The Testing

The Testing (The Testing, #1)The Testing by Joelle Charbonneau

My rating: 3 of 5 stars
Genre: Sci-fi, Dystopia, YA
Publisher: Houghton Mifflin
Series: Book One of The Testing Trilogy

This review does not contain spoilers.

This was published as a part of my Alphabetical Books Goal.

I was sent this by the publisher two years ago, but this does not impact my review. It is my honest opinion.

Keep your friends close and your enemies closer. Isn’t that what they say? But how close is too close when they may be one and the same?

The Seven Stages War left much of the planet a charred wasteland. The future belongs to the next generation’s chosen few who must rebuild it. But to enter this elite group, candidates must first pass The Testing—their one chance at a college education and a rewarding career.

Cia Vale is honored to be chosen as a Testing candidate; eager to prove her worthiness as a University student and future leader of the United Commonwealth. But on the eve of her departure, her father’s advice hints at a darker side to her upcoming studies–trust no one.

But surely she can trust Tomas, her handsome childhood friend who offers an alliance? Tomas, who seems to care more about her with the passing of every grueling (and deadly) day of the Testing. To survive, Cia must choose: love without truth or life without trust.

I liked this more than I thought I would. When I first picked it up I was sure that I would hate it – after all, it basically sounds like the plot of the Hunger Games, and even back when I read it I was already sick of the Dystopian Genre. However, I forced myself to go into it with an open mind and was pleasantly surprised: I didn’t manage to guess all the plot twists! (After I’ve read a few books in a genre I tend to be able to guess a lot of the plot. It’s a struggle for those of us who read too much.)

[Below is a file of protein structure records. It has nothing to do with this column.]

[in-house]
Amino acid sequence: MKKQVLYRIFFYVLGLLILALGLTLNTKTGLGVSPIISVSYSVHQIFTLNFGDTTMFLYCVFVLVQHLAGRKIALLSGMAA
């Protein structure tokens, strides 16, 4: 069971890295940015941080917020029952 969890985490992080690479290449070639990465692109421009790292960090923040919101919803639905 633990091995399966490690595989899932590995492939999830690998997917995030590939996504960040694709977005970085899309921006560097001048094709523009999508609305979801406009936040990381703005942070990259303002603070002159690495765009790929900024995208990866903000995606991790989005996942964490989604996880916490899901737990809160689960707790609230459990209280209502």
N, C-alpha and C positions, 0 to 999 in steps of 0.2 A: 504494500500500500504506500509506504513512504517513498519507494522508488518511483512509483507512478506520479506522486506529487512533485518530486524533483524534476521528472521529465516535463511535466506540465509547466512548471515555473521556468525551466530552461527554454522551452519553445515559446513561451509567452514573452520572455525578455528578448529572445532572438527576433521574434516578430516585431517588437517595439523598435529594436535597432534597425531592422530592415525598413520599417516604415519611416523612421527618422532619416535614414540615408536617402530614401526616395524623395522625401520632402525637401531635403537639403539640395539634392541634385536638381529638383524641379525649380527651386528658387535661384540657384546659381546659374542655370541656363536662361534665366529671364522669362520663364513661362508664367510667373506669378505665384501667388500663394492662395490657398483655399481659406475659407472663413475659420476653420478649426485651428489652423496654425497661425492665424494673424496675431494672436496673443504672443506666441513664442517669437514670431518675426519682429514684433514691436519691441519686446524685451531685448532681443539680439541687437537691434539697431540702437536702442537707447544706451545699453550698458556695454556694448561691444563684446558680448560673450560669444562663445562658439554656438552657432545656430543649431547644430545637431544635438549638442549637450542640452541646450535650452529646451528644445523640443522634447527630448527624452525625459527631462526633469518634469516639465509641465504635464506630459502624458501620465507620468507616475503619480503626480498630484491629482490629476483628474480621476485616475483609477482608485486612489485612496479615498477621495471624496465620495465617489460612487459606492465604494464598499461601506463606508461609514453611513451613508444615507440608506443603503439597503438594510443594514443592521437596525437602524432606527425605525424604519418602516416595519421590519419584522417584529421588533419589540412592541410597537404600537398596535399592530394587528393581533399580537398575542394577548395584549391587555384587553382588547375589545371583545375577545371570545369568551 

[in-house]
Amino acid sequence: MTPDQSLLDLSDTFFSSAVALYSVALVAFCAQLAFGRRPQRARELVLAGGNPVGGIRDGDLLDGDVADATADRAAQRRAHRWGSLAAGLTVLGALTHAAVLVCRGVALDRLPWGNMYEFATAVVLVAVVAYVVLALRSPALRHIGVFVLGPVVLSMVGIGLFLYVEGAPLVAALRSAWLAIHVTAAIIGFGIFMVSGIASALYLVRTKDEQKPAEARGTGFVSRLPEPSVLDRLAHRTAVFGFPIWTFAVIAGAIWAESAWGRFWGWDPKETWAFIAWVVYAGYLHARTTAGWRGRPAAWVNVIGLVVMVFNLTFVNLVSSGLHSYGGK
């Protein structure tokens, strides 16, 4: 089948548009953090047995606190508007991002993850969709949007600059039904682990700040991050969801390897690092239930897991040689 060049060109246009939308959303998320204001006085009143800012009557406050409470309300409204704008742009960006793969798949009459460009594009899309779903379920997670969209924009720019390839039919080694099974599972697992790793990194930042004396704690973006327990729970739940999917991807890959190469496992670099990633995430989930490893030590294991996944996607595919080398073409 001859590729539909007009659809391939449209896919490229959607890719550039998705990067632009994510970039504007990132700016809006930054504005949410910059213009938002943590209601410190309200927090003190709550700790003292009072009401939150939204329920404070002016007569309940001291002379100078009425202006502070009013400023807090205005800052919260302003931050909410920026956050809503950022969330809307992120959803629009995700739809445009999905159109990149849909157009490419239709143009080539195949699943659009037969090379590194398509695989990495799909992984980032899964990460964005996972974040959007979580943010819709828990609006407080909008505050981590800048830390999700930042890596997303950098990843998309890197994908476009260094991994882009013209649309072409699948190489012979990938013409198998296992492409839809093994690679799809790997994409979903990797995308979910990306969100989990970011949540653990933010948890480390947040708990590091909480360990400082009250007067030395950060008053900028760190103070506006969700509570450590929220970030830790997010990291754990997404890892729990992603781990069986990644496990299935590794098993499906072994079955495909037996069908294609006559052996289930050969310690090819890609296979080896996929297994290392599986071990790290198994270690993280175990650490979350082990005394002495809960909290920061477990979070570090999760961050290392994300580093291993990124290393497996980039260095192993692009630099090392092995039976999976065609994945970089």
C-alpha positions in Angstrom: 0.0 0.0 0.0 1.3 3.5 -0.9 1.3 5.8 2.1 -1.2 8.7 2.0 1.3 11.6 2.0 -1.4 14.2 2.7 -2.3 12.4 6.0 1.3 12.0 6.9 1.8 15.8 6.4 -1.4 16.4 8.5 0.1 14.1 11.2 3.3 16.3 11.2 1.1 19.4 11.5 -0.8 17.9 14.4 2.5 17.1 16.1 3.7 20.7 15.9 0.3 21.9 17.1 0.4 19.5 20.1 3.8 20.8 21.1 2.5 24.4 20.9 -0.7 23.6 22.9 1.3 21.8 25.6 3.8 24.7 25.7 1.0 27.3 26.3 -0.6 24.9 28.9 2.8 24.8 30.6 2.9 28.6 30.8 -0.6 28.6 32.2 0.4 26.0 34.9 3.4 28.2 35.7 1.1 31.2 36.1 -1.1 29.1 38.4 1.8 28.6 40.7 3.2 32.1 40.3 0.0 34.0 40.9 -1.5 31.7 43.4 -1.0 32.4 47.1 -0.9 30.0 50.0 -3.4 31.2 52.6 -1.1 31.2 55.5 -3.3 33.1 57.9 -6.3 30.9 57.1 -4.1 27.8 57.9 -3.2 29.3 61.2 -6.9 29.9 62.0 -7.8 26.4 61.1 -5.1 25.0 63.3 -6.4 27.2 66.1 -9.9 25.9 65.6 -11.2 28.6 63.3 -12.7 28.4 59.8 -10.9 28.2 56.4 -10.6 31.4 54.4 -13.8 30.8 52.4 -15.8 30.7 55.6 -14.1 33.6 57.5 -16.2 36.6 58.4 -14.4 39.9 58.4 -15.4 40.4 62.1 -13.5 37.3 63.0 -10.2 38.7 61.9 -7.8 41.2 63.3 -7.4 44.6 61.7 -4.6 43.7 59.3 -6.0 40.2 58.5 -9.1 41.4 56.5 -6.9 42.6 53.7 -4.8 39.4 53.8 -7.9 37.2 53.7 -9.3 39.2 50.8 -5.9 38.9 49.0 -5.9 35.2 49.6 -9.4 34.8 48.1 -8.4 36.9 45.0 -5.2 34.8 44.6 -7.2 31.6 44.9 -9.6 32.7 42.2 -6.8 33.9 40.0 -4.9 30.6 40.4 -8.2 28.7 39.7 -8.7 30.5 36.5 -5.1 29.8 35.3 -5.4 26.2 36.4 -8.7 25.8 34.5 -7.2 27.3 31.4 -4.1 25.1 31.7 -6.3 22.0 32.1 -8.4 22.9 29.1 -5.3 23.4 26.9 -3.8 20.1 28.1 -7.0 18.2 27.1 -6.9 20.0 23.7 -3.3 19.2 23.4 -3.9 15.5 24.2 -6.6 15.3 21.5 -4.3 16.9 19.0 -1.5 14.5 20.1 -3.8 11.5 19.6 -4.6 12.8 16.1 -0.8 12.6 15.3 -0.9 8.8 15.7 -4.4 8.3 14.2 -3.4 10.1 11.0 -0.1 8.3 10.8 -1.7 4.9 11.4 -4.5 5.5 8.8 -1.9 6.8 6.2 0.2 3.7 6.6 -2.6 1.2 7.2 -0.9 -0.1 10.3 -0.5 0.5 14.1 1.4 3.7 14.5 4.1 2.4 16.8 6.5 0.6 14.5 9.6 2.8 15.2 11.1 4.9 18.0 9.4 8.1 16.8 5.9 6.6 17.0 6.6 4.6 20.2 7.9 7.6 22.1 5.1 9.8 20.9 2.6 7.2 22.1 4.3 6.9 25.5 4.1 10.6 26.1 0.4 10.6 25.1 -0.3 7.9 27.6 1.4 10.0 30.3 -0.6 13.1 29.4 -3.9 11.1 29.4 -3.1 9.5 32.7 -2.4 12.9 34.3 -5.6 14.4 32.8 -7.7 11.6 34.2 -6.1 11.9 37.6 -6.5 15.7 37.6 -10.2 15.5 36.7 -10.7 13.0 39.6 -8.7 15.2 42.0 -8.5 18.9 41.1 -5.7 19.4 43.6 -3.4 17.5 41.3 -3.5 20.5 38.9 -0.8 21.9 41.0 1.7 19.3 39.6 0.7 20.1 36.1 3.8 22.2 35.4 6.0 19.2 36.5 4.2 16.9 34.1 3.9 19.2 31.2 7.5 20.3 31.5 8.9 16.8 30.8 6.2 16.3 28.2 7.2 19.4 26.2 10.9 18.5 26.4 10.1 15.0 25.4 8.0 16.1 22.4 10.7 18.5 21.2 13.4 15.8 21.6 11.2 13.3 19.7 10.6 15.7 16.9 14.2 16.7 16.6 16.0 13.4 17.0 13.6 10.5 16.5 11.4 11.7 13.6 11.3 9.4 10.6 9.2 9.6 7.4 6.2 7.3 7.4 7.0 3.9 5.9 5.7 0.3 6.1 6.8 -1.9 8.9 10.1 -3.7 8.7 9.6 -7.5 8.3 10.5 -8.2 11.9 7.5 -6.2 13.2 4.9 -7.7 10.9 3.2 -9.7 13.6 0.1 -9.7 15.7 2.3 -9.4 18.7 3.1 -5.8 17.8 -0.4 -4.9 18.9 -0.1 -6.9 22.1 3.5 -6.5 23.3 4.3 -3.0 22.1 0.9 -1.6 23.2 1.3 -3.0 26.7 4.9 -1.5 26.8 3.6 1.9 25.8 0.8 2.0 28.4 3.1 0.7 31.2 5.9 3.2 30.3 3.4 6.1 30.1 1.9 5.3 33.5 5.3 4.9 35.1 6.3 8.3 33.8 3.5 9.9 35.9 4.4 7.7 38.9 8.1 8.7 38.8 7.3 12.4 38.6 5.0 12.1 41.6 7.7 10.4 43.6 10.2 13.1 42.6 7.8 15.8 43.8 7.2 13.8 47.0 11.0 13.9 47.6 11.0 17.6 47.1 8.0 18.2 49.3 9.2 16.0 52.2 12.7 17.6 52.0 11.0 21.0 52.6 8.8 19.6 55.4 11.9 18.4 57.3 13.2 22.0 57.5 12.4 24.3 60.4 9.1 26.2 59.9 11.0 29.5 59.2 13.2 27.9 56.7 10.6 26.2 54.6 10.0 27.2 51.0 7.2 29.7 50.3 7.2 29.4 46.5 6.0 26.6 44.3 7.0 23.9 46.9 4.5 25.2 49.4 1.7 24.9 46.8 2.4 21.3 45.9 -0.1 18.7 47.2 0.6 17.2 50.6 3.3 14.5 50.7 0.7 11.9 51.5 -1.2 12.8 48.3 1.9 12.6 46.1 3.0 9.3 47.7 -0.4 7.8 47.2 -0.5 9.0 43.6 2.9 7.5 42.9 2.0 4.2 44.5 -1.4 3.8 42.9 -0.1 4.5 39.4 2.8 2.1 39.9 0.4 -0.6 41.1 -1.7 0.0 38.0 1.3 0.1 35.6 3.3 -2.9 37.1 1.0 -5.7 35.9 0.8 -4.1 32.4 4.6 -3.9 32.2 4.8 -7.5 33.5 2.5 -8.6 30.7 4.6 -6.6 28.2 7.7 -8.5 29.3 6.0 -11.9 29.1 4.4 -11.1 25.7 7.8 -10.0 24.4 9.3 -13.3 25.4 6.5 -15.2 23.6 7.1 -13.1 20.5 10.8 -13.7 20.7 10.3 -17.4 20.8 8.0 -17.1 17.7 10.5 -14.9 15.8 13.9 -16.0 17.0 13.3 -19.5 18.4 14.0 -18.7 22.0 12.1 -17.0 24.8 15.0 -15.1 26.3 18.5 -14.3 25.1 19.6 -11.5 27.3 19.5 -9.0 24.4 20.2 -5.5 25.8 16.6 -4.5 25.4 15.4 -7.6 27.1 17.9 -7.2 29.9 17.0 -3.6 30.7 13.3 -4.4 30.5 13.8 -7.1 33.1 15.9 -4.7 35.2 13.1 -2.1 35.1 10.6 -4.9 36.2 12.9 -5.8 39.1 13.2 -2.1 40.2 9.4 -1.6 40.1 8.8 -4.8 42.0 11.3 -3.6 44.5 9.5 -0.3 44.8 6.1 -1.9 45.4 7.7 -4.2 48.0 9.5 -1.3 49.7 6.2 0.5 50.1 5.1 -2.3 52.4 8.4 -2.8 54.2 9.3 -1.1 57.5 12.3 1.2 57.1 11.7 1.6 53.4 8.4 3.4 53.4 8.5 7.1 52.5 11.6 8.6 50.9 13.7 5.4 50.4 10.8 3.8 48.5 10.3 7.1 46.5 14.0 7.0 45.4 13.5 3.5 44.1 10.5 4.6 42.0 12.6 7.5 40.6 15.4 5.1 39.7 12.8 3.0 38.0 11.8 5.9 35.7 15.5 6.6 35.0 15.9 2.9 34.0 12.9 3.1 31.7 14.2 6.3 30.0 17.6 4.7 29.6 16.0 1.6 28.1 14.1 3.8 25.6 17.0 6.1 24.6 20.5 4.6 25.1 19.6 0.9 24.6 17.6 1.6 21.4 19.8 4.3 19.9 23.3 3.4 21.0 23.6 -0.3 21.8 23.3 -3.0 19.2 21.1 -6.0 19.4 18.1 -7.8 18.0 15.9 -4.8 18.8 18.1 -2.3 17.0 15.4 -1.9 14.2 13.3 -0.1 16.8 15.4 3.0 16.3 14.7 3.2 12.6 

Cia Vale, the main character, was very-well written. She had just as many strengths as she did flaws, which is always a nice change from the Perfect Female Characters that are becoming more and more common.

The main reason I gave it three stars, is because I really didn’t get into it as much as I do to some of what I read. I’m not a huge fan of dystopia itself, and it was too similar to other Dystopian novels like Divergent or The Hunger Games in terms of the “train a kid to fight to the death” or “only the strongest can survive in the bleak future.” But if you love dystopia more than me, or don’t feel its as over done as I do, you might find yourself liking it more.


Until very recently I had forgotten about this book, but when I was going through my shelf for things to read for my Alphabet Goal I saw this and remembered it. I re-read parts of it while writing the review and now I want to go out and read more books in the series.

I think fans of Dystopia will get the most enjoyment out of this book (obviously), but any lover of action/adventure will too.


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